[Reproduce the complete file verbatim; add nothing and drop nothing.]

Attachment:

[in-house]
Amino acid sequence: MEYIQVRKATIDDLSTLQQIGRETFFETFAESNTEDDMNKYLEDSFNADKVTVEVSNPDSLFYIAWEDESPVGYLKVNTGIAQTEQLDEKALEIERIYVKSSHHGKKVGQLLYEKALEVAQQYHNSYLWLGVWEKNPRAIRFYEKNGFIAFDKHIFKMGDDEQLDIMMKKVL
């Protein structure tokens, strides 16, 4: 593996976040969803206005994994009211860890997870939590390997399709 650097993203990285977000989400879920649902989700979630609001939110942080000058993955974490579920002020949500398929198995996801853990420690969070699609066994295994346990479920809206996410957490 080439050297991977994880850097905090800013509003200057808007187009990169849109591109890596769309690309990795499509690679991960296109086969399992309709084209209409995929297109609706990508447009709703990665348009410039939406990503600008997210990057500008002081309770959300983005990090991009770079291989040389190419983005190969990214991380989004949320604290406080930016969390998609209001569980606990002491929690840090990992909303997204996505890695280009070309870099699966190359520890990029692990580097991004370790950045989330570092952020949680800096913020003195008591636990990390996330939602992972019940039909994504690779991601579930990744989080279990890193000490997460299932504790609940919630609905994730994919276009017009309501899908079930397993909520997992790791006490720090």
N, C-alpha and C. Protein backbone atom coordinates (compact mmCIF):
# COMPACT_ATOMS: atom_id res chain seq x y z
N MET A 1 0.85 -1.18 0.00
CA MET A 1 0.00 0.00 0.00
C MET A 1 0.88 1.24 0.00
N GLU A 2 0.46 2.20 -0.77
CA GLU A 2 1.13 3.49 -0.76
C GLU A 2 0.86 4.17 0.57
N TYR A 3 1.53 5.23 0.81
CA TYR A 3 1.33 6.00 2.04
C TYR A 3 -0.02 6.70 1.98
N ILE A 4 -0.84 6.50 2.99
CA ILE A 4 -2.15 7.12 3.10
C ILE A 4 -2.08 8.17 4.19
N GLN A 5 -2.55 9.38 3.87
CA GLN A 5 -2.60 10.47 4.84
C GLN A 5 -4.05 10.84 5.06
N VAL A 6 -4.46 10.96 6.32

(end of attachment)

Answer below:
[in-house]
Amino acid sequence: MEYIQVRKATIDDLSTLQQIGRETFFETFAESNTEDDMNKYLEDSFNADKVTVEVSNPDSLFYIAWEDESPVGYLKVNTGIAQTEQLDEKALEIERIYVKSSHHGKKVGQLLYEKALEVAQQYHNSYLWLGVWEKNPRAIRFYEKNGFIAFDKHIFKMGDDEQLDIMMKKVL
């Protein structure tokens, strides 16, 4: 593996976040969803206005994994009211860890997870939590390997399709 650097993203990285977000989400879920649902989700979630609001939110942080000058993955974490579920002020949500398929198995996801853990420690969070699609066994295994346990479920809206996410957490 080439050297991977994880850097905090800013509003200057808007187009990169849109591109890596769309690309990795499509690679991960296109086969399992309709084209209409995929297109609706990508447009709703990665348009410039939406990503600008997210990057500008002081309770959300983005990090991009770079291989040389190419983005190969990214991380989004949320604290406080930016969390998609209001569980606990002491929690840090990992909303997204996505890695280009070309870099699966190359520890990029692990580097991004370790950045989330570092952020949680800096913020003195008591636990990390996330939602992972019940039909994504690779991601579930990744989080279990890193000490997460299932504790609940919630609905994730994919276009017009309501899908079930397993909520997992790791006490720090």
N, C-alpha and C. Protein backbone atom coordinates (compact mmCIF):
# COMPACT_ATOMS: atom_id res chain seq x y z
N MET A 1 0.85 -1.18 0.00
CA MET A 1 0.00 0.00 0.00
C MET A 1 0.88 1.24 0.00
N GLU A 2 0.46 2.20 -0.77
CA GLU A 2 1.13 3.49 -0.76
C GLU A 2 0.86 4.17 0.57
N TYR A 3 1.53 5.23 0.81
CA TYR A 3 1.33 6.00 2.04
C TYR A 3 -0.02 6.70 1.98
N ILE A 4 -0.84 6.50 2.99
CA ILE A 4 -2.15 7.12 3.10
C ILE A 4 -2.08 8.17 4.19
N GLN A 5 -2.55 9.38 3.87
CA GLN A 5 -2.60 10.47 4.84
C GLN A 5 -4.05 10.84 5.06
N VAL A 6 -4.46 10.96 6.32